Willis making smooth transition in return to staff

April 4th, 2018
Carl Willis is in the first year of his second stint as the Indians' pitching coach. (AP)Ted S. Warren/AP

ANAHEIM -- Carl Willis typically likes to absorb a game from the bench in the dugout, but the Indians' pitching coach makes an exception at Angel Stadium, given the vantage point from the visitors' side. For Monday night's 6-0 win, Willis stood next to manager Terry Francona and enjoyed the dialogue that soon flowed.
"We had some really interesting conversations," Willis said prior to Tuesday's game against the Angels. "About baseball, about life, about watching the game, while we were watching the game. And I loved that, because look, once the game starts, we never leave the field. We never leave the heartbeat. I never leave the heartbeat of the pitcher and watching the pitcher and trying to analyze the game and look forward.
"But at the same time, sometimes that can overtake you. He's just so relaxed. He doesn't miss a thing, but yet, he can break the tension at times, and I think that's important. And I think it's really important that players see that as well, because you want your players to play loose. And if they see us tight, it's going to transcend over to them. So, it's been really good."
This is Willis' second stint as the Indians' pitching coach -- he filled the same role from 2003-09 -- but he had big shoes to fill in this return to Cleveland's staff. Over the past five years, Mickey Callaway and Francona forged a strong rapport and helped turn the team's pitching staff into one of the best in baseball. With Callaway leaving to manage the Mets, it opened the door for Willis to join Francona's side.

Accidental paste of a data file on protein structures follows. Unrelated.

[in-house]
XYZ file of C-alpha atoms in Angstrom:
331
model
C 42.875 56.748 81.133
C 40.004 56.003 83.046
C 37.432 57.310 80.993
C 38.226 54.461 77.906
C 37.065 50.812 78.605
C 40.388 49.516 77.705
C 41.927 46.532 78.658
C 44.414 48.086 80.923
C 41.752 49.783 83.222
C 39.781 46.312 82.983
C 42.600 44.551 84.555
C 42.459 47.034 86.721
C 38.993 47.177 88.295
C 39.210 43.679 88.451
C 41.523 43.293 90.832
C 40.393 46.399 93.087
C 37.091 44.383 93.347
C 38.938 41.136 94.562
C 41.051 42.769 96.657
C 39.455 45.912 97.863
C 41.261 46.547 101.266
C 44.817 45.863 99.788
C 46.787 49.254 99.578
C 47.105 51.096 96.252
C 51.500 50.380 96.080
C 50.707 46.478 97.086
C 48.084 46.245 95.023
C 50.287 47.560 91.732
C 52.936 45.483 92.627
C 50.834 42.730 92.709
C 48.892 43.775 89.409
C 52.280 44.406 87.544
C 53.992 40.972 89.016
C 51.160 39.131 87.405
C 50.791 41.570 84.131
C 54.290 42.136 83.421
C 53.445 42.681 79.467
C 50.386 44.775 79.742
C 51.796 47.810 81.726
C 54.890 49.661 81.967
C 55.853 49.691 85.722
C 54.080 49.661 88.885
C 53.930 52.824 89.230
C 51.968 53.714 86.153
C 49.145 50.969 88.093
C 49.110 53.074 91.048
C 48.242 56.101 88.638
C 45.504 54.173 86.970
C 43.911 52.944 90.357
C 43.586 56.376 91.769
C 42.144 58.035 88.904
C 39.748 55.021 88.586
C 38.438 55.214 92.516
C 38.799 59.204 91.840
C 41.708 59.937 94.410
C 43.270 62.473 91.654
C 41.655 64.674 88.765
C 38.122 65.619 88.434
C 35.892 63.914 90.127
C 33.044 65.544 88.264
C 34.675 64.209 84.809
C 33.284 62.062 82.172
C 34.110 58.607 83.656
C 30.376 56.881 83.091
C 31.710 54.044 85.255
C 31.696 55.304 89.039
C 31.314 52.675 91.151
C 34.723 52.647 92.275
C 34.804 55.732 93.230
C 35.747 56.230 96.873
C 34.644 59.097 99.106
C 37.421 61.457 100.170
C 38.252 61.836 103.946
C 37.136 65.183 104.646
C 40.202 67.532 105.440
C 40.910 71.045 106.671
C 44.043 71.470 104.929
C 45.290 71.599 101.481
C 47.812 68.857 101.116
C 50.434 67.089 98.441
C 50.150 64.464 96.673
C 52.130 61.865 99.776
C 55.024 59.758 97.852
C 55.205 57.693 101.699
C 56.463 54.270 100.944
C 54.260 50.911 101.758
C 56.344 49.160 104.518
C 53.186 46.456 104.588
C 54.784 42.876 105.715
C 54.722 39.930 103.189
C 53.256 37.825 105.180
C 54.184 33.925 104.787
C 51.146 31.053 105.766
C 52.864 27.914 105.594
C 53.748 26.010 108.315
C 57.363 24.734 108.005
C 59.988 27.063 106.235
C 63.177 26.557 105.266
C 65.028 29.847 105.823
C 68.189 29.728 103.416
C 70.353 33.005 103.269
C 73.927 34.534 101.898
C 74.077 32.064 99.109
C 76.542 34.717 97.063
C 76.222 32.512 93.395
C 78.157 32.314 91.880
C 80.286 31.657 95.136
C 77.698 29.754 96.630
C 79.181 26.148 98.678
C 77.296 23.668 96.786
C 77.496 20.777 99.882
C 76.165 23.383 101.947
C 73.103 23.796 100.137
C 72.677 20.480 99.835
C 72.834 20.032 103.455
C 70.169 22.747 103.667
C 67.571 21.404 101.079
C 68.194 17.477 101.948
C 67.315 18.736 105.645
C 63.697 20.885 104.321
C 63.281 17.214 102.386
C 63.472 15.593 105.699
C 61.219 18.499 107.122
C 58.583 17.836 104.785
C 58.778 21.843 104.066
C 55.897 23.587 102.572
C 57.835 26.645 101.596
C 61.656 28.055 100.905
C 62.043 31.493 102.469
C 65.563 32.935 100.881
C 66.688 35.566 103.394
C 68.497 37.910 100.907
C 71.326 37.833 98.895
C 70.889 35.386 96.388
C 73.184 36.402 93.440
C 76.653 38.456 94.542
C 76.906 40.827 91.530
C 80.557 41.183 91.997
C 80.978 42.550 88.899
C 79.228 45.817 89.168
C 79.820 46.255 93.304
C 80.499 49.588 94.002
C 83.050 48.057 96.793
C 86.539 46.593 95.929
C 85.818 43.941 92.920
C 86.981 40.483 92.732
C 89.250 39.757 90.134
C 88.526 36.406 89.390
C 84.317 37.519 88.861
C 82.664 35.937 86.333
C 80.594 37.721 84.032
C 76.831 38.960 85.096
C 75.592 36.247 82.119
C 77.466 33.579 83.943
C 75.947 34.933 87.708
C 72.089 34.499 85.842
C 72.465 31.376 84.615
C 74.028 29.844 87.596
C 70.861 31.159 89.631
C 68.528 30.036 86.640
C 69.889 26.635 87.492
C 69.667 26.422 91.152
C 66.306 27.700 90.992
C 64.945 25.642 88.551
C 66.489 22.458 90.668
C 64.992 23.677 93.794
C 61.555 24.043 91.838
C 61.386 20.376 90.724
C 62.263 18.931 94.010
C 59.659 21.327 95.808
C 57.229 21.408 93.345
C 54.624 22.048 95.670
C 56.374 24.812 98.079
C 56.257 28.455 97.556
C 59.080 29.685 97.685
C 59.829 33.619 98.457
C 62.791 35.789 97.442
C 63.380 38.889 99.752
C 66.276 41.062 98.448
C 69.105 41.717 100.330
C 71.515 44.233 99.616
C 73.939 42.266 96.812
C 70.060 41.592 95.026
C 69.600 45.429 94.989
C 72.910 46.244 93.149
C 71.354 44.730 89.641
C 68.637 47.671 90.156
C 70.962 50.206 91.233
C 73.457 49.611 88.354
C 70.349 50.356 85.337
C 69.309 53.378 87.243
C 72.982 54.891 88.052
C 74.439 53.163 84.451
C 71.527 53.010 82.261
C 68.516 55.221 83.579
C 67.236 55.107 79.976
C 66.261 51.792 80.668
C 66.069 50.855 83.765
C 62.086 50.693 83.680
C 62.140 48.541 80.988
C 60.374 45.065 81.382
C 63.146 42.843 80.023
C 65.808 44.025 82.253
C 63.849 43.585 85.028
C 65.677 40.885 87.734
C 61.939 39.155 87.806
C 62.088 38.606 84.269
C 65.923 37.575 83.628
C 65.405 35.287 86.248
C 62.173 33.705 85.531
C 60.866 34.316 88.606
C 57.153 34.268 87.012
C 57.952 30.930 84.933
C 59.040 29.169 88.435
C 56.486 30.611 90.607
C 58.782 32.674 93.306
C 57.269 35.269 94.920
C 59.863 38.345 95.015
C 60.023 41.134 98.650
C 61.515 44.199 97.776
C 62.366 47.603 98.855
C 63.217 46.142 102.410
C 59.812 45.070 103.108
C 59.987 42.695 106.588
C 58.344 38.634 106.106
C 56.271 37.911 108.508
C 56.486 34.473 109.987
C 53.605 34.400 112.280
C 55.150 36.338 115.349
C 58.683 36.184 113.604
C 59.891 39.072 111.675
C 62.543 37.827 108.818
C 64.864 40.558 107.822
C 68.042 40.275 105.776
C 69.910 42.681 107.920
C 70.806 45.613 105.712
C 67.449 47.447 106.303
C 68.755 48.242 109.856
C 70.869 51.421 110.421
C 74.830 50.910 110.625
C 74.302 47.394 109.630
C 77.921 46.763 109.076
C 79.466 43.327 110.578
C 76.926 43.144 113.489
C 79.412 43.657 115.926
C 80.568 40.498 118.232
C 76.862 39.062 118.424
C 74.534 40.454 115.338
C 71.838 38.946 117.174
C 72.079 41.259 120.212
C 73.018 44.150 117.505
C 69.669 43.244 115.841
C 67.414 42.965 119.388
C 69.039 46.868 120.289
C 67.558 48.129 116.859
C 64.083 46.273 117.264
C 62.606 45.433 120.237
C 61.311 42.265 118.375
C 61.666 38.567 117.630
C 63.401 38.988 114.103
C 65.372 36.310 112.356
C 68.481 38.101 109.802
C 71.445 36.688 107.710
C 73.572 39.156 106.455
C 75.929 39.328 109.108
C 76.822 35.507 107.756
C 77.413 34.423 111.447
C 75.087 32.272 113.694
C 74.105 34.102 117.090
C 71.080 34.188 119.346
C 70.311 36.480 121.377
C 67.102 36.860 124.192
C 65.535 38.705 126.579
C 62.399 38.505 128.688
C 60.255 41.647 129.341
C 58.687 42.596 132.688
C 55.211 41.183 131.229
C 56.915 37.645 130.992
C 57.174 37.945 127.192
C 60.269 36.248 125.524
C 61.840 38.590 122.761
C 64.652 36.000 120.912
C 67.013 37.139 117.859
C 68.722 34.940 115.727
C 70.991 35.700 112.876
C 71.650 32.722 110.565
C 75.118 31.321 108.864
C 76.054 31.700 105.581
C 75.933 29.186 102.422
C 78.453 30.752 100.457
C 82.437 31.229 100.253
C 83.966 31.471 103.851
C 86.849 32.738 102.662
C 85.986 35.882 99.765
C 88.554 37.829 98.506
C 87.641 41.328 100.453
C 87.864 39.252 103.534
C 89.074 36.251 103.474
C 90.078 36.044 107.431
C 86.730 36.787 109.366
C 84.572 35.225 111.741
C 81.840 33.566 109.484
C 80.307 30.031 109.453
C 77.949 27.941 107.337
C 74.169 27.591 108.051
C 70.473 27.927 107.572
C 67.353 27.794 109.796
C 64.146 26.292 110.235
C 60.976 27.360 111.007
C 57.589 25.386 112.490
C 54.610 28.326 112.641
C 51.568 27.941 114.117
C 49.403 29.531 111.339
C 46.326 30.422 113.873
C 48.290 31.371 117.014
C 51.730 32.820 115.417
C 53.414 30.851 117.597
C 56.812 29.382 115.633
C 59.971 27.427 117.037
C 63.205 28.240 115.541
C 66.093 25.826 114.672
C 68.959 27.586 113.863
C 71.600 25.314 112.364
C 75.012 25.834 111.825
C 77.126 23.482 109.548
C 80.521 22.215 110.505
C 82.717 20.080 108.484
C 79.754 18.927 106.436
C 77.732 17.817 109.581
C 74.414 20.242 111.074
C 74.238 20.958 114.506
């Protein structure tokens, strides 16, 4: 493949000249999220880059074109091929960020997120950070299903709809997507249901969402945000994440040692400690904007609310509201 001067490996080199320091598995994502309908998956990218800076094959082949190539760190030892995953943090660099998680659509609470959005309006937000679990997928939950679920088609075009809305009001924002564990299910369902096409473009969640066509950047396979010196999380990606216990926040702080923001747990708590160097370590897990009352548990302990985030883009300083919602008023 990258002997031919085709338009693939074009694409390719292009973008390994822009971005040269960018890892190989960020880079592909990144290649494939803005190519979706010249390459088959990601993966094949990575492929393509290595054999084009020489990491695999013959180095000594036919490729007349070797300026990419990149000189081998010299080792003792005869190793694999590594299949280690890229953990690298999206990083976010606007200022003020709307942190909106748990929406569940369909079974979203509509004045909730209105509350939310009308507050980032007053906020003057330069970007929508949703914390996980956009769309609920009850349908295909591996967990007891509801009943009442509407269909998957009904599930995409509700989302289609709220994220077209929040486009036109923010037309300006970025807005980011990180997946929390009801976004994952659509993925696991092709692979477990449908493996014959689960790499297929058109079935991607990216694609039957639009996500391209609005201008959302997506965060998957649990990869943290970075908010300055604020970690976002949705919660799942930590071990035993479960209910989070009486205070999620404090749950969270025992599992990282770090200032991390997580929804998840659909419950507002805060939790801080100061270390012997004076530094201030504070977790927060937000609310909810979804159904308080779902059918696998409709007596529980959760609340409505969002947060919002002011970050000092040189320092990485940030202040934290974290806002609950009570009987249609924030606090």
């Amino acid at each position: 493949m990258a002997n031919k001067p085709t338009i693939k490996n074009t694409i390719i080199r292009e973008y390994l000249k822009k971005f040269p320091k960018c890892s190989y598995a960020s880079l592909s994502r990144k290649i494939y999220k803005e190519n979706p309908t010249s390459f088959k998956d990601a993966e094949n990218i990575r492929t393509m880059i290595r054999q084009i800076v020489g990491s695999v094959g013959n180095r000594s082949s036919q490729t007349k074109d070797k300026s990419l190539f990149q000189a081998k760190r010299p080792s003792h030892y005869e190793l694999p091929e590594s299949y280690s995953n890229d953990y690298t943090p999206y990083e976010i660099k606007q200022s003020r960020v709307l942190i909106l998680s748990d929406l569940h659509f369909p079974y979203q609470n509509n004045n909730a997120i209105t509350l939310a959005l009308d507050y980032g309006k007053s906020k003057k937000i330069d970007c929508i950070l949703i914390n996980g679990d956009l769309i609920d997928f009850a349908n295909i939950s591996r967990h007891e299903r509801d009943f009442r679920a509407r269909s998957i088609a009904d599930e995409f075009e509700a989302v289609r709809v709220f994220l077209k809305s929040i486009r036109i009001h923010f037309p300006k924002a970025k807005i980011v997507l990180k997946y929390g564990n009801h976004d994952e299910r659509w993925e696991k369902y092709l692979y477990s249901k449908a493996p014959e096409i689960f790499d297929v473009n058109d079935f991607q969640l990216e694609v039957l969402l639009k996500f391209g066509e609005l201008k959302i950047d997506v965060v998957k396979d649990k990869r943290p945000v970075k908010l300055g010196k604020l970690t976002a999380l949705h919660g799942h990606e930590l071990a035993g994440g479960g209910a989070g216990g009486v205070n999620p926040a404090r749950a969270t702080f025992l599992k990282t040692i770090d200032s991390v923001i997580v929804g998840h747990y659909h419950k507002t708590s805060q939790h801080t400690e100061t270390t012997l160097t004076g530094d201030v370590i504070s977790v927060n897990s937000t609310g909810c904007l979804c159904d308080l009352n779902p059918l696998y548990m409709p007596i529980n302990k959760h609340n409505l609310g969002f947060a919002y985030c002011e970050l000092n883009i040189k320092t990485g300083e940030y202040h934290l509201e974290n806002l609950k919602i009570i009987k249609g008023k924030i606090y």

Francona said he was impressed with Willis' preparation throughout Spring Training, adding that he "got chills" while listening to the pitching coach's initial speech to the team. Four games is not enough to draw any sweeping conclusions in one direction or another, but Francona said the transition to Willis has been a seamless one for both the manager and the pitchers.
"It's not a surprise, though. I mean, we knew coming in. That's why we hired him," Francona said. "I think our pitchers really respect him. I think his personality is the perfect personality after Mickey, because he's so easygoing. Because that's not an easy guy to follow, and I think he's done a terrific job. The one thing I just love is he lives and dies with those pitchers, and they know it, even after four games and a Spring Training."
Worth noting
• Right-hander (10-day disabled list, right shoulder inflammation) has thrown off a mound three times and has another bullpen session this week at the team's Arizona complex, per Willis. The pitching coach noted there is no strict timetable for Salazar's return to games at this point.
"He's still making his way back. He's still making progress," Willis said. "We have kind of a tentative calendar, but in the early-on process of him returning to the mound, we still have to see how he recovers after each time on the mound. So we can't necessarily hold him strict to those dates until we get a little further out with his bullpens."
• During Spring Training, it was not Francona who approached about reprising his role as the team's leadoff man this season. The switch-hitting shortstop brought it up with the manager, expressing a desire to stay atop the lineup this year.
"He talked to me," Francona said. "He said to me the first meeting, he said, 'I'd really like to lead off. I loved it.' I said, 'OK.' That was something we had obviously thought about, because he had done it before. I said, 'The one thing I care about is you've got to set the tone for how we play.' He goes, 'I can do that.' That was really all it was."
• Left-hander (10-day DL, left knee) was scheduled to throw a batting-practice session Tuesday at the Indians' complex in Arizona.